Posted at 4:49 PM on September 13, 2011
by Marianne Combs
Filed under: Culture
I have to admit, when I hear the phrase "sister city" my brain immediately adds "chamber of commerce." Sister city relationships are nice, but who - other than the city officials and a few local businesses with international prospects - really cares?
Well, it turns out, artists do.
This week officials from the city of Tours, France are on tour (pun intentional), visiting their sister city Minneapolis on a cultural and trade mission.
Tonight they will be checking out art that will be travelling to the Chateau de Tour in 2012. Artist Sean Smuda organized the exhibition, which is the culmination of his serving as "Artist Liaison" to Tour (you can read about his time in France here).
Each artist I have chosen from Minnesota has their French counterpart. Frank and Pam Gaard will be working in their acerbic portrait art hitorical style with Rémy Chabréyrou a young topical, pop surrealist. John Schuerman an artist who uses natural processes to create his work, such as melted slush drawings has been paired with sculptor Peter Briggs who counts melting mirrors among his experimentations. The wry and profound mark making of painter Daniel Kaniess dovetails into Yveline Bourquard's dancing and flying figures. Janet Lobberecht's conceptual and graphic grids approach the idea of space and its finitude in a similar yet opposite way to Sammy Engramer's investigations of the White Cube. The graffiti duo Broken Crow will be working with Tours's Mathieu Plume who uses crushed cars as his canvas. Alexa Horochowski's conceptual approach to representation and abstraction finds a great twinning with Diego Movilla and his Pinocchio's nose intrusion into 3D space.
Chateau de Tours
Photo: Wikimedia Commons
Robert Corrick, Vice President of Minneapolis and Tours Sister Cities says his organization is looking for other types of artistic exchange and partnership, including dance and music.
Currently the museum is touring some of the finer pieces from its extensive collection to different galleries around the state. First stop: the Tweed Museum of Art on the Duluth campus of the University of Minnesota. The exhibition is titled "Our Treasures" and features work by everyone from sculptor Paul Manship and muralist Thomas Hart Benton to potter Warren MacKenzie and photographer Wing Young Huie.
"Indian Hunter and His Dog" by Paul Manship
Along with the touring exhibition, the MMAA has published its first ever catalog of highlights from the collection, also named "Our Treasures." Selected works of art are accompanied by essays by museum curators and other scholars. MMAA Director Kristin Makholm says the publishing of the catalog marks an important step for the museum.
Minnesotans need to recognize what a significant collection the MMAA has so they understand the need to get it back into the public eye. Most people have no idea of the riches this museum holds. For the first time, we've opened a panorama on the history of the MMAA and its collection, confirming our long-time commitment and dedication to the visual arts in St. Paul and to showcasing the best in American art since the 19th century. This is part of the message we need to deliver to bring people back as supporters (and lovers!) of a permanent and sustainable Minnesota Museum of American Art.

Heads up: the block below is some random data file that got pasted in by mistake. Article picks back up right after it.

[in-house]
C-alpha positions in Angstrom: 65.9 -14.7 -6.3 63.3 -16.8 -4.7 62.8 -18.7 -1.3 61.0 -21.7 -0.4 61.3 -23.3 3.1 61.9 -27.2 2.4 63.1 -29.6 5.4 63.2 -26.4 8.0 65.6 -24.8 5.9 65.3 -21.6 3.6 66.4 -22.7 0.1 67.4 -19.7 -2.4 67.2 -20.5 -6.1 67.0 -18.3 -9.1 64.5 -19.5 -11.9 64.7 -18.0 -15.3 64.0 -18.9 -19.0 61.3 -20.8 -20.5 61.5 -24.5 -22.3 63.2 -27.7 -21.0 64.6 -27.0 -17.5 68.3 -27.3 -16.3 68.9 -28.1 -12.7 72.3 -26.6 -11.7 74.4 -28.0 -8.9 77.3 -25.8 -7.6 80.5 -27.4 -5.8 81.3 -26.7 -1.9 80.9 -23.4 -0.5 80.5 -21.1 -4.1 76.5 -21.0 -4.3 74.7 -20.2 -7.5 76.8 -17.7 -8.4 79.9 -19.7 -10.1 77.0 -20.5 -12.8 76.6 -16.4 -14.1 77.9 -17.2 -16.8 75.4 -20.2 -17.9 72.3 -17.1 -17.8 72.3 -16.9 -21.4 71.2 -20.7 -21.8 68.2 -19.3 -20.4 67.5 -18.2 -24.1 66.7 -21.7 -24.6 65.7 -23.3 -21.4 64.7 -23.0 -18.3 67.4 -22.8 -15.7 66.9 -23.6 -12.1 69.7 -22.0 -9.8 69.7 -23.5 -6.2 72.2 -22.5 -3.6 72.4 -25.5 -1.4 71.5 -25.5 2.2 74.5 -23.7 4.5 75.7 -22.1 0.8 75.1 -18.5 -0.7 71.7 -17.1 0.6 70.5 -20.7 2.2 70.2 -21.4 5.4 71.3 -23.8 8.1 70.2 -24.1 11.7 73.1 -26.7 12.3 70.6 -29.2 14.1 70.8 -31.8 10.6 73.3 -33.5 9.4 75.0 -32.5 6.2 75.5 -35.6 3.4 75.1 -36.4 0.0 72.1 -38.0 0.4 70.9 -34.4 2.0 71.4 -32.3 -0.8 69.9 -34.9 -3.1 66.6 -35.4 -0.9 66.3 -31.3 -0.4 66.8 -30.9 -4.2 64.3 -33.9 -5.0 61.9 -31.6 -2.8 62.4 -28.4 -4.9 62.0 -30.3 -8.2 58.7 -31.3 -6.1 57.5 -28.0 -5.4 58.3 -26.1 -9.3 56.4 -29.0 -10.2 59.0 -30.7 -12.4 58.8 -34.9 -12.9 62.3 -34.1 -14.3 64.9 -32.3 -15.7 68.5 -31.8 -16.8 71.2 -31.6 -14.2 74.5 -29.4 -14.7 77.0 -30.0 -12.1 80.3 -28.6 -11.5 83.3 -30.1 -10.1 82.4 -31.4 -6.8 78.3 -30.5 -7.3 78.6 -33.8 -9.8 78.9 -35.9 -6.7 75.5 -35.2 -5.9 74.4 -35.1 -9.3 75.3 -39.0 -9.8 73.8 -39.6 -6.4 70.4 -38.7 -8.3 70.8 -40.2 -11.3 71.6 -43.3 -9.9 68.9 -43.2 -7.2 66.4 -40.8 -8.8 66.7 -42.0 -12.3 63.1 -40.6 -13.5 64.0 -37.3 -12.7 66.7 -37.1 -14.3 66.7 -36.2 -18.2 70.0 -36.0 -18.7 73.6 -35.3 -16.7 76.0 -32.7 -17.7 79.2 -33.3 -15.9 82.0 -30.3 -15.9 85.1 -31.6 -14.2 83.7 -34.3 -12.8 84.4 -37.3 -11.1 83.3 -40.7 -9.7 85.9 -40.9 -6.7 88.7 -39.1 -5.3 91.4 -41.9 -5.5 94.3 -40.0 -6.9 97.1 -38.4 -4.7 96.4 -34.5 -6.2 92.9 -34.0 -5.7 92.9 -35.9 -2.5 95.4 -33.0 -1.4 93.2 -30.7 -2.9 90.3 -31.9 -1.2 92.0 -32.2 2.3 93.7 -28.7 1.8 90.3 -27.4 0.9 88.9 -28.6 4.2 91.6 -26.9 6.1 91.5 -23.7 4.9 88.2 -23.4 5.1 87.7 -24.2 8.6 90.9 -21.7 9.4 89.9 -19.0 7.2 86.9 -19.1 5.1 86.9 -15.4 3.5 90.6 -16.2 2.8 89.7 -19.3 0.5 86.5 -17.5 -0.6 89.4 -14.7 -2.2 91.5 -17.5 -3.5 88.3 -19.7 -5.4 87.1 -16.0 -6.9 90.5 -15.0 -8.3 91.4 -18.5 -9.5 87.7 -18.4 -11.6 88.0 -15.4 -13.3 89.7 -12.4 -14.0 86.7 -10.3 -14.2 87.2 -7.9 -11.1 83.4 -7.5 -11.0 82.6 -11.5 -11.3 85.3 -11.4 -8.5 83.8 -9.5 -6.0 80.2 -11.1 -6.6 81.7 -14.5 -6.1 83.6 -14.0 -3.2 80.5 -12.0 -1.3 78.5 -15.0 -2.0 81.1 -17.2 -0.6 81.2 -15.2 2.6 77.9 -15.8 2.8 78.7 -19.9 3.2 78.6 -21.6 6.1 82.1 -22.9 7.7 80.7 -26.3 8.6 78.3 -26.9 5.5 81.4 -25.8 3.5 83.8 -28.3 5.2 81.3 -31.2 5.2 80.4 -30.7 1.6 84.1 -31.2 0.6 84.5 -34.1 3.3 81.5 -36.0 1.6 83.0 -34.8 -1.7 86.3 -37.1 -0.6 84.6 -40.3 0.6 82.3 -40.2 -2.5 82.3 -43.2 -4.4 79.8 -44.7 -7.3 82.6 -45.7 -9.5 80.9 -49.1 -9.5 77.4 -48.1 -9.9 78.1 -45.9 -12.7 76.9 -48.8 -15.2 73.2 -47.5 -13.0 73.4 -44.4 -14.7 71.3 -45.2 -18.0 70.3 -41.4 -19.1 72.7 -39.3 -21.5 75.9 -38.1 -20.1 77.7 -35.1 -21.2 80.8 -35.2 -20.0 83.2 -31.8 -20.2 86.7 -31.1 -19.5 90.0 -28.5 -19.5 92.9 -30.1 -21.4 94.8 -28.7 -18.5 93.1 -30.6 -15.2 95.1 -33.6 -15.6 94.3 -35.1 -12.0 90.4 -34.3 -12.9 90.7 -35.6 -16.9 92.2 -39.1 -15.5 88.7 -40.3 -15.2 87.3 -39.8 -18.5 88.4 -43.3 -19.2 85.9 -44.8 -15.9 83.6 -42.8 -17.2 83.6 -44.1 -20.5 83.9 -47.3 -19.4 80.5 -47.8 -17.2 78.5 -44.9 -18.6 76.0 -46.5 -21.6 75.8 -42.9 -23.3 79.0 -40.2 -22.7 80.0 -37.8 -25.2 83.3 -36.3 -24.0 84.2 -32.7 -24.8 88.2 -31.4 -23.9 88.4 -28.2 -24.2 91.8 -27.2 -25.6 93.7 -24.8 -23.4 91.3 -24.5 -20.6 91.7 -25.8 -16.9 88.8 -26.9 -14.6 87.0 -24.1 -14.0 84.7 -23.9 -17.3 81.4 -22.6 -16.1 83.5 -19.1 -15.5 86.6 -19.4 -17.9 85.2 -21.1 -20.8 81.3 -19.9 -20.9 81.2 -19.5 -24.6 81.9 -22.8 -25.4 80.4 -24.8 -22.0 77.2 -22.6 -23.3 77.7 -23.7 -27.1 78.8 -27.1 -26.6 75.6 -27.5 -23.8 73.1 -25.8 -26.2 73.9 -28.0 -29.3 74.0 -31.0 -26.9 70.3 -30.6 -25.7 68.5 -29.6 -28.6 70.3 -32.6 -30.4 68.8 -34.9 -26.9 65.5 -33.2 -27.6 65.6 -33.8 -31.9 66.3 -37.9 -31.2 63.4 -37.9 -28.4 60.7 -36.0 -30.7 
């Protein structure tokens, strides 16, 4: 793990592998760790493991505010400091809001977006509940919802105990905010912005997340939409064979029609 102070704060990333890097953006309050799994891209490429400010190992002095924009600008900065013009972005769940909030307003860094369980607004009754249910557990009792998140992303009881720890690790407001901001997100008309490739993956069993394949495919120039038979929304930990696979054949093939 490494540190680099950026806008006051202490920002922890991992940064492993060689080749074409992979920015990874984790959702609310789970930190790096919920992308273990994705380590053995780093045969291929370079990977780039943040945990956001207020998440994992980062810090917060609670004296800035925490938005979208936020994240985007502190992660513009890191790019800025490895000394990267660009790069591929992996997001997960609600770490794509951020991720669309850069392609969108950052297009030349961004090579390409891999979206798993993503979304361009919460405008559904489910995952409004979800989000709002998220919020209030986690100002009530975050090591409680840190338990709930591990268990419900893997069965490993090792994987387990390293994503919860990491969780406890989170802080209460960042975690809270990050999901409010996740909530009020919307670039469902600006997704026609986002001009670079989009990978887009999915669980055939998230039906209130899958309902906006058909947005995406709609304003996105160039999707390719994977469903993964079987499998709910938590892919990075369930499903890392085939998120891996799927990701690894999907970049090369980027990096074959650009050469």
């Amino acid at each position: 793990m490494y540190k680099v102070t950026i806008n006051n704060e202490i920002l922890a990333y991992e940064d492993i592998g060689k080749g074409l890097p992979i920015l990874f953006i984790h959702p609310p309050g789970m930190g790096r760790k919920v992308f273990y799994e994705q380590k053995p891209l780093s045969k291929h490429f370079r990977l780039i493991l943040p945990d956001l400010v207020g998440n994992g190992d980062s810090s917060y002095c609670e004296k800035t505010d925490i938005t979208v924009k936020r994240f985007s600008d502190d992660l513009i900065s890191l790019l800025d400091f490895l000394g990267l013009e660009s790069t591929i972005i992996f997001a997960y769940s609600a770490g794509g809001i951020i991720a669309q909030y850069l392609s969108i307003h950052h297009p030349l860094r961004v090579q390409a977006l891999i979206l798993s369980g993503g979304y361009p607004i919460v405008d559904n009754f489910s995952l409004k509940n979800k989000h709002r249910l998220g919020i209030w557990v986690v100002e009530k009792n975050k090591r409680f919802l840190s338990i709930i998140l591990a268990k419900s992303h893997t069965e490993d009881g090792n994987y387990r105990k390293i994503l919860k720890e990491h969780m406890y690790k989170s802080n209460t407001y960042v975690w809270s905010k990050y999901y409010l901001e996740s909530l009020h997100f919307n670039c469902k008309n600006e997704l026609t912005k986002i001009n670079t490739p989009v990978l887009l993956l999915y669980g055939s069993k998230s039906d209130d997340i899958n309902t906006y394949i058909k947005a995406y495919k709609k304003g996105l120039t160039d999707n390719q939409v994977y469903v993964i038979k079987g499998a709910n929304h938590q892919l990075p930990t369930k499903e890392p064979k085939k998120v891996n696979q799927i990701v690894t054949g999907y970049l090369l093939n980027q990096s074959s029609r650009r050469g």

"Our Treasures" in on display at the Tweed Museum of Art through October 23. From there it travels to the Hillstrom Museum of Art in St. Peter and then to the Perlman Teaching Museum on the campus of Carleton College.
Martin Sheen in "The Way"
Martin Sheen and his son Emilion Estevez are on a journey across America promoting their new film about a different kind of journey.
Called "The Way," the movie follows the father (played by Sheen) as he retraces his dead sons steps on the Camino de Santiago de Compostela. The son is played by Estevez, who also directed the film.
On Midmorning today, Estevez says in his mind "The Way" is in some ways loosely based on "The Wizard of Oz." Like Dorothy, Martin Sheen's character meets a series of characters on his journey along the yellow-marked camino.
Making this movie was a personal journey for the actors, who have family history in Northern Spain.
The conversation was wide-ranging, including the nature of pilgrimages and personal discovery, Sheen's family history, acting, and of course Estevez and Sheen's father-son relationship.
What didn't get discussed? Mention of Sheen's other son, Charlie, was noticeably absent from the conversation.
You can hear the hour by clicking on the audio link below:
One of the highlights of the Walker Art Center's performing arts season this fall was to be a mini-festival of new Congolese music and dance.
Unfortunately the music-half of the festival has had to cancel, due to "visa-related issues."
Staff Benda Bilili
Staff Benda Bilili, a group of street musicians who live in and around the grounds of the zoo in Kinshasa, has had to cancel its entire North American tour.
The documentary of their story, however, will still screen at the Walker on Thursday, September 22, for free.
The dance-half of the mini-festival, Faustin Linyekula and Studios Kabako's presentation of "more more more ... future" is set for September 23 and 24.